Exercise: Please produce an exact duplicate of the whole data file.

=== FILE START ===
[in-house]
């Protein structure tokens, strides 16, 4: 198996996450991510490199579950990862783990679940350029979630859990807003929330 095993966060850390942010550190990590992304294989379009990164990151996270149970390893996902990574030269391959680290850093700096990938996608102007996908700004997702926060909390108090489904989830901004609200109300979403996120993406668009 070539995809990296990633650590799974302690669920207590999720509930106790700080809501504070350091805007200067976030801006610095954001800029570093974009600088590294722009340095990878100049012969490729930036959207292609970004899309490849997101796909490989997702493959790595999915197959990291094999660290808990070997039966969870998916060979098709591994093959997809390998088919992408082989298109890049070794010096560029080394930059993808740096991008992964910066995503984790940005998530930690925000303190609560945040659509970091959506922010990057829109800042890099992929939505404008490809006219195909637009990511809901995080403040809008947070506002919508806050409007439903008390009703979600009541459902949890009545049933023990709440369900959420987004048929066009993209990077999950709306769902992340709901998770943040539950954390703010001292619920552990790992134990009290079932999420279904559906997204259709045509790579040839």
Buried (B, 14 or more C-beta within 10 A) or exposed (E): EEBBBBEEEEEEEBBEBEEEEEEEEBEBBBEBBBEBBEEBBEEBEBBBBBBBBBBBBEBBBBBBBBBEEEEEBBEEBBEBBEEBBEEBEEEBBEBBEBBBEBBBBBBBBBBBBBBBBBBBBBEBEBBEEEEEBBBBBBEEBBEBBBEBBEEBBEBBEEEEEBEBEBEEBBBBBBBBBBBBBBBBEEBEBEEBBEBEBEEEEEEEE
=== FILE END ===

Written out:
[in-house]
């Protein structure tokens, strides 16, 4: 198996996450991510490199579950990862783990679940350029979630859990807003929330 095993966060850390942010550190990590992304294989379009990164990151996270149970390893996902990574030269391959680290850093700096990938996608102007996908700004997702926060909390108090489904989830901004609200109300979403996120993406668009 070539995809990296990633650590799974302690669920207590999720509930106790700080809501504070350091805007200067976030801006610095954001800029570093974009600088590294722009340095990878100049012969490729930036959207292609970004899309490849997101796909490989997702493959790595999915197959990291094999660290808990070997039966969870998916060979098709591994093959997809390998088919992408082989298109890049070794010096560029080394930059993808740096991008992964910066995503984790940005998530930690925000303190609560945040659509970091959506922010990057829109800042890099992929939505404008490809006219195909637009990511809901995080403040809008947070506002919508806050409007439903008390009703979600009541459902949890009545049933023990709440369900959420987004048929066009993209990077999950709306769902992340709901998770943040539950954390703010001292619920552990790992134990009290079932999420279904559906997204259709045509790579040839």
Buried (B, 14 or more C-beta within 10 A) or exposed (E): EEBBBBEEEEEEEBBEBEEEEEEEEBEBBBEBBBEBBEEBBEEBEBBBBBBBBBBBBEBBBBBBBBBEEEEEBBEEBBEBBEEBBEEBEEEBBEBBEBBBEBBBBBBBBBBBBBBBBBBBBBEBEBBEEEEEBBBBBBEEBBEBBBEBBEEBBEBBEEEEEBEBEBEEBBBBBBBBBBBBBBBBEEBEBEEBBEBEBEEEEEEEE